Clinical Neuroscience

[Neuroradiological Division in the European Union]


MARCH 25, 2009

Clinical Neuroscience - 2009;62(03-04)



Further articles in this publication

Clinical Neuroscience

[MR imaging of acute disseminated encephalomyelitis and multiple sclerosis in children. A review (in English language)]

PATAY Zoltán

[Inflammatory diseases of the central nervous system (CNS) are relatively rare in children, but their relevance to public health is considerable due to frequent and significant long term morbidity and even mortality. As in adults, acute disseminated encephalomyelitis (ADEM) and multiple sclerosis (MS) and their variants are the most common entities in this group of pathologies in the pediatric patient population. Recent efforts have focused on establishing standardized diagnostic criteria schemes to facilitate the diagnosis and differential diagnosis of these diseases, however especially with multiple sclerosis those have not been fully validated yet for disease occurring in children. In recent decades the role of MRI has been constantly increasing in the diagnostic work-up of suspected inflammatory diseases of the CNS as well as in the follow-up of patients with confirmed disease. Currently, MRI is the first-line diagnostic imaging modality in ADEM and MS and is fully integrated in the most widely used diagnostic criteria schemes, but it has a key role in clinical therapeutic research trials as well. This paper provides an update on the current concepts and strategies of MRI in inflammatory diseases of the CNS, as well as a review of the imaging semiology of the various disease entities and variants with emphasis on clinical and imaging particularities relevant to the pediatric patient population.]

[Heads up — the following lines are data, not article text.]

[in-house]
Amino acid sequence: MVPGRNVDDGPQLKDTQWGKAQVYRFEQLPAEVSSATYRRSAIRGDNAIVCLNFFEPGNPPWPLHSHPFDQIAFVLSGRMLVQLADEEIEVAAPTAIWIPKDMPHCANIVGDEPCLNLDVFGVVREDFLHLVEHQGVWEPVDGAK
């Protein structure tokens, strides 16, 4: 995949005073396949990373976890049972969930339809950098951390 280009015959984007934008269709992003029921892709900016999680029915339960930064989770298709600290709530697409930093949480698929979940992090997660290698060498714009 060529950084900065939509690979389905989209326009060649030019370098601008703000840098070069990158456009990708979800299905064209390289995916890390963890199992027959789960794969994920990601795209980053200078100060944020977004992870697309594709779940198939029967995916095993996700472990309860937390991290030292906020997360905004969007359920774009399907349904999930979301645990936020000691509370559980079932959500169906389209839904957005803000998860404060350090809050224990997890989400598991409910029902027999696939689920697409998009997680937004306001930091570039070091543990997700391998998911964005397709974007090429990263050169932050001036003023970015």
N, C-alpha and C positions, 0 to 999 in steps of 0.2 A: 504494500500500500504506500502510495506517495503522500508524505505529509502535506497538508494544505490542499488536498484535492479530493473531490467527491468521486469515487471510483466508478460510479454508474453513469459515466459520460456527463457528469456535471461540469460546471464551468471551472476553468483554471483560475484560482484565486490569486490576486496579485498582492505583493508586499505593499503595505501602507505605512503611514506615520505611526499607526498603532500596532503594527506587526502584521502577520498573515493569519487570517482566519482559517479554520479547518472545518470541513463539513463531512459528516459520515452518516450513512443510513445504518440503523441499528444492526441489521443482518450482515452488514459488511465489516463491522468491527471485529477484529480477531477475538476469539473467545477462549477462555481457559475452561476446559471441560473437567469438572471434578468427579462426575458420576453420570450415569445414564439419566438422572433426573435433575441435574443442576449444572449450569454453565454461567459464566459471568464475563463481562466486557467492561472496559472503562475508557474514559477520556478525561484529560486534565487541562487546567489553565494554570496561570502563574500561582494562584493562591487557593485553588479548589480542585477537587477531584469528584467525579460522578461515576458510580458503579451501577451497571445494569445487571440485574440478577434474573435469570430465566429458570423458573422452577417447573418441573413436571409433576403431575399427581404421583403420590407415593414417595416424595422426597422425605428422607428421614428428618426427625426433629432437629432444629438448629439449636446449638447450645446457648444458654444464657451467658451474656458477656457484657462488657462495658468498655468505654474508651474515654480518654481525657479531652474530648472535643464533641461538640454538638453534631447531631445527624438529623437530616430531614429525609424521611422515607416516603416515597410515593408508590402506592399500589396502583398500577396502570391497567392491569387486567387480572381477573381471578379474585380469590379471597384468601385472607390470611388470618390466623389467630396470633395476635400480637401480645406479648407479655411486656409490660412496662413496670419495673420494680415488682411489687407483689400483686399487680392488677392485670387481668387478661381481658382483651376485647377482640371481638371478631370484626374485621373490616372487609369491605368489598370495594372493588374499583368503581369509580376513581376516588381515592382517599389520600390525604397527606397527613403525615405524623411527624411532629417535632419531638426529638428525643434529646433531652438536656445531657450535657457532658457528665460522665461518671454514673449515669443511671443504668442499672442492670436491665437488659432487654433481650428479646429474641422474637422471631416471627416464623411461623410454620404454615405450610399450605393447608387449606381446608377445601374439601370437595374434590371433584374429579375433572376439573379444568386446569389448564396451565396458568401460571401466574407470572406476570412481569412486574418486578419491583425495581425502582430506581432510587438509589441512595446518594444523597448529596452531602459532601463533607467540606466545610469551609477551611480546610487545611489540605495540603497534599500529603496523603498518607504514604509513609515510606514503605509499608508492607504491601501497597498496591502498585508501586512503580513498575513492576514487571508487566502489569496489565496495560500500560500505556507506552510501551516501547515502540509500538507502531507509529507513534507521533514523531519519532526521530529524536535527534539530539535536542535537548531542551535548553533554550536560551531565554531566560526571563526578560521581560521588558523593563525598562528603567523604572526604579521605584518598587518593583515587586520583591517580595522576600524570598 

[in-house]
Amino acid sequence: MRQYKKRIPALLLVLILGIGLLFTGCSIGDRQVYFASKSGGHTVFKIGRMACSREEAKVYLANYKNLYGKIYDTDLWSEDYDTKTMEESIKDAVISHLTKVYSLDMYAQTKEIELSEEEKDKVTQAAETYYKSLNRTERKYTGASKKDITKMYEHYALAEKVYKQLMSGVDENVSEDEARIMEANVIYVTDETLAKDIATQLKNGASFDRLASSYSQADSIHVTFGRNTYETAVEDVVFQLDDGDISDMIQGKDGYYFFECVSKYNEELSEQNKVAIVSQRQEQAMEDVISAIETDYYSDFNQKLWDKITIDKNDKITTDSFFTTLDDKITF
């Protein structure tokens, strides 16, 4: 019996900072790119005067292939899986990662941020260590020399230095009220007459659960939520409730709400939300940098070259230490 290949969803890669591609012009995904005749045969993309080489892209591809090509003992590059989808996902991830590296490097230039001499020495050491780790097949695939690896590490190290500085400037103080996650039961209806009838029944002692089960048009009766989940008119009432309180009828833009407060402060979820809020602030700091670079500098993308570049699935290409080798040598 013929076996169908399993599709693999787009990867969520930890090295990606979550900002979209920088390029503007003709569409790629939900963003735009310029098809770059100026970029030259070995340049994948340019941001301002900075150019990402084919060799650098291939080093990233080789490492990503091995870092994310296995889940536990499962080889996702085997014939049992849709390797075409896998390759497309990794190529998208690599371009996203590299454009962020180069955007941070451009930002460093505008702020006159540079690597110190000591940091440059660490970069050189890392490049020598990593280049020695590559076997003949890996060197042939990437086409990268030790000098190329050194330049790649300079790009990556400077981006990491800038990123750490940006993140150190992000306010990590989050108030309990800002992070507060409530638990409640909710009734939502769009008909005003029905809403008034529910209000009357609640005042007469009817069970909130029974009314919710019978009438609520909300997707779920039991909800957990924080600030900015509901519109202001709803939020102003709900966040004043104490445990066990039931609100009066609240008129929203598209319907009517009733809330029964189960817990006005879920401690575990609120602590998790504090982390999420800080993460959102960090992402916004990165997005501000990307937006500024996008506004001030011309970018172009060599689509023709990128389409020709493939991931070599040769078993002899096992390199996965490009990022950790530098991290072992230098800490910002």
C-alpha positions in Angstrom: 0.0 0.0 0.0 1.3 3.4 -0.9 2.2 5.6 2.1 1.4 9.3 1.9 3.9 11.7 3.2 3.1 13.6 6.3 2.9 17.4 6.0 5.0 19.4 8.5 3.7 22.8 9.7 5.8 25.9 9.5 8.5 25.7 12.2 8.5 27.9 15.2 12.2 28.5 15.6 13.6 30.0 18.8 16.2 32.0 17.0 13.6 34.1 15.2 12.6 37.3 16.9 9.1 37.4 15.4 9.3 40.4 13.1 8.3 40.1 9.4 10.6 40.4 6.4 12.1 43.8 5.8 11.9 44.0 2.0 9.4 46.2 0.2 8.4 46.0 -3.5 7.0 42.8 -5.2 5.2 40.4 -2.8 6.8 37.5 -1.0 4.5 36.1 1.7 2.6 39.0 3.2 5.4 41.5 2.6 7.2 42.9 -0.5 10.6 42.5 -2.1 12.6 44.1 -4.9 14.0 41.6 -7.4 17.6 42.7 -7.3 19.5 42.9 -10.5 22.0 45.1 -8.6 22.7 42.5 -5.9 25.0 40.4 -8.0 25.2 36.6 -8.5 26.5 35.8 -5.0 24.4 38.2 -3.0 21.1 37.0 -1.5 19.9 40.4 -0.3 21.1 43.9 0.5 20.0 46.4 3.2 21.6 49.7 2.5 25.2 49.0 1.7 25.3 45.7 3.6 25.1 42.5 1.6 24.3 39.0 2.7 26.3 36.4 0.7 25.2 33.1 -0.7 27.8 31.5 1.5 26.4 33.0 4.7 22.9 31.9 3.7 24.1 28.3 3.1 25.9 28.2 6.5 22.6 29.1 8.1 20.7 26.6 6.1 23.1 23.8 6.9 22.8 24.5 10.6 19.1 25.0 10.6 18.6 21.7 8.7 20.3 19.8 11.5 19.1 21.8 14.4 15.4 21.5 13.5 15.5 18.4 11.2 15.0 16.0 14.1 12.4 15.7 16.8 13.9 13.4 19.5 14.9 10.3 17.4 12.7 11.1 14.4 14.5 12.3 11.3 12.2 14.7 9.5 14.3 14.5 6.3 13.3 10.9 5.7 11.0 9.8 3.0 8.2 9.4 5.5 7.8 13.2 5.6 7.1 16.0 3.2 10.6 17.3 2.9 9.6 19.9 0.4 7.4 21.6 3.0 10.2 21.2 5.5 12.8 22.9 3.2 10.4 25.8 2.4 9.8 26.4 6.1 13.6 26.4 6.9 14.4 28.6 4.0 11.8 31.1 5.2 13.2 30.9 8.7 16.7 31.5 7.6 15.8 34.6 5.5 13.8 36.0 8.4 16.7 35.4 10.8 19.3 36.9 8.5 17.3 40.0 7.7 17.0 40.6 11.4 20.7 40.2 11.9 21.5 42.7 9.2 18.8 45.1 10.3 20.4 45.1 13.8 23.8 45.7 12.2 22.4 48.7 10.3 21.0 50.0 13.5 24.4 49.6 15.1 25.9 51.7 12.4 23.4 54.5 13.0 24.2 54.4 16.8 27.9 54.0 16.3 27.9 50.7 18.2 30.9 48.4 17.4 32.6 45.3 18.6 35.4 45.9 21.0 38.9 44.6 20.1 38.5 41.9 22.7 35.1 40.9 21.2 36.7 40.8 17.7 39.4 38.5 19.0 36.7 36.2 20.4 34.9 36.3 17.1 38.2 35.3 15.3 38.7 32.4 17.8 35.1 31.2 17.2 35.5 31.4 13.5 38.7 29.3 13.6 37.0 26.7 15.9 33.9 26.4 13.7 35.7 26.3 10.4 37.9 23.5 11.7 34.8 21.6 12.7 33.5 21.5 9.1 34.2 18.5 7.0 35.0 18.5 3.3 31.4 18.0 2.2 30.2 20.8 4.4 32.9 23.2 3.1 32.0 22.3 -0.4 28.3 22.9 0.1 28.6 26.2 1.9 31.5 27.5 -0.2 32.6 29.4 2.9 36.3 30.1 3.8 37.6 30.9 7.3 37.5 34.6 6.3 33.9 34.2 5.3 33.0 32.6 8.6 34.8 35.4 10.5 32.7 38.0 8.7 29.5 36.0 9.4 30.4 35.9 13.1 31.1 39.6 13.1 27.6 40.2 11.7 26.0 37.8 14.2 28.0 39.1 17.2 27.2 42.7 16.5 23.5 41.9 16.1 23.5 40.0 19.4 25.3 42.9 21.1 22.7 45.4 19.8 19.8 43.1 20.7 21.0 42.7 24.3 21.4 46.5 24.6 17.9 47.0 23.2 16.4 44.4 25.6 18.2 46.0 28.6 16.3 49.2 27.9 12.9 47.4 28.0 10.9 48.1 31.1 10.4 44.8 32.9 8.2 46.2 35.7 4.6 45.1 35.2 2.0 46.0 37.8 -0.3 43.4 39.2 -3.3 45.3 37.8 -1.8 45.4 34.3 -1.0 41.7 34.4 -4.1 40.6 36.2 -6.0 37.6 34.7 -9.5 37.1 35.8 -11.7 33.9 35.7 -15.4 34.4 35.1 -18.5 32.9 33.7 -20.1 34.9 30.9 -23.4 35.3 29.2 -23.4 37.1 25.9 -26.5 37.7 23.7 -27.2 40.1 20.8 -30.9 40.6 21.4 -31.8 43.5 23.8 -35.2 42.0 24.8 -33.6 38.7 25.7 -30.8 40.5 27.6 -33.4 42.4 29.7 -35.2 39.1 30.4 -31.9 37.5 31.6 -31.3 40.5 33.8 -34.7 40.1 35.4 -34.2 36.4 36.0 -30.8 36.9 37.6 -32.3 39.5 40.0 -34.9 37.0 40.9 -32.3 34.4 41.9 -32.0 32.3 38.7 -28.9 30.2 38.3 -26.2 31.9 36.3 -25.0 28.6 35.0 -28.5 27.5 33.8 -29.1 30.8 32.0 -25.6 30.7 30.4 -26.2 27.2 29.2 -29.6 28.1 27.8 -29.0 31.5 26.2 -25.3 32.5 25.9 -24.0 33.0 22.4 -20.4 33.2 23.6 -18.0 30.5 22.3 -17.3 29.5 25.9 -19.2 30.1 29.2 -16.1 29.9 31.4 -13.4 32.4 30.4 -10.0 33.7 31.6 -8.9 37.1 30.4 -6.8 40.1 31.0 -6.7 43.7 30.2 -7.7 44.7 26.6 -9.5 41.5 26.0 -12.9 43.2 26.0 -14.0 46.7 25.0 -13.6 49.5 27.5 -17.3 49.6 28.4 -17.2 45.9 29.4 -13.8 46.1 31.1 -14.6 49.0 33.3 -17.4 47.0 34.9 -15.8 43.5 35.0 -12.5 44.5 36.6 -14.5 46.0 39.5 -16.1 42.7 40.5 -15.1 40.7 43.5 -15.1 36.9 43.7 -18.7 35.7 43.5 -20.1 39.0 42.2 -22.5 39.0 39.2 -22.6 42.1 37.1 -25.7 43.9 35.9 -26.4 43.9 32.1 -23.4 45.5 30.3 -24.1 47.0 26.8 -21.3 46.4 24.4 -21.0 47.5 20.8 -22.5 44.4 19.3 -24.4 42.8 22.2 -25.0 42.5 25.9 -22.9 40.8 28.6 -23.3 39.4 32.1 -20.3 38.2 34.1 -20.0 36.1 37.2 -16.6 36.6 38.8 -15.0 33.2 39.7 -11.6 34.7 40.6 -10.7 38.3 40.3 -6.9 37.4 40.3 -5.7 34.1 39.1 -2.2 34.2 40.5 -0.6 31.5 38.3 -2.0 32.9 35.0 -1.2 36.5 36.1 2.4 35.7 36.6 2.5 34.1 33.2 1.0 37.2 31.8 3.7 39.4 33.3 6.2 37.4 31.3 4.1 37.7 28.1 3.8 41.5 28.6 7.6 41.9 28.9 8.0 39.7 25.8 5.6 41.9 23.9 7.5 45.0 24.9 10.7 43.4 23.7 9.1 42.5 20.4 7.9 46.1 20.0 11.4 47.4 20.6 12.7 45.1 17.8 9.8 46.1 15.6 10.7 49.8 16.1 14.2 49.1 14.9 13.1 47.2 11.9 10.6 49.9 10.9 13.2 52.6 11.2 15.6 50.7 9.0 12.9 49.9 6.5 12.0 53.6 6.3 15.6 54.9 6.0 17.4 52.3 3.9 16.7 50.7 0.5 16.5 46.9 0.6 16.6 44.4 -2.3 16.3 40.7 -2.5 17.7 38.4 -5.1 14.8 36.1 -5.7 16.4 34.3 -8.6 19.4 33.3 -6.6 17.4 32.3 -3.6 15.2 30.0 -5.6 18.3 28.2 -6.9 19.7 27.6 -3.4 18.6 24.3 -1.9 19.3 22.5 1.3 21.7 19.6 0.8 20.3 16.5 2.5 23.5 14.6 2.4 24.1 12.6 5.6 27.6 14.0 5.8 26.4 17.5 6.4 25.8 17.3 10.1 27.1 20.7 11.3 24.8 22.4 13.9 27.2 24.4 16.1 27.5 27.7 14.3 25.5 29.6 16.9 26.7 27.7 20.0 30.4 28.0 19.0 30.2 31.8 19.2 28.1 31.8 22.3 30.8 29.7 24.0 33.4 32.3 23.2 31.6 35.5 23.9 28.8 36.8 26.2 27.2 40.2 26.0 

Clinical Neuroscience

[Account on the 17. Congress of the Hungarian Society of Neuroradiology and on the position of neuroradiology in Hungary today]


Clinical Neuroscience

[Current issues of neuroimaging diagnostics of multiple sclerosis]


[Magnetic resonance imaging techniques have been routinely used in diagnostics and follow-up of multiple sclerosis and magnetic resonance imaging findings are incorporated into the current diagnostic criteria of the disease. International guidelines were created aiming to define the indication, timing, minimum requirements and interpretation of magnetic resonance examination in multiple sclerosis. In Hungary, there is a lack of widely-accepted standardized protocol, therefore presenting the magnetic resonance diagnostic criteria and the international guidelines may prove useful. It may also point towards consideration of a national guideline.]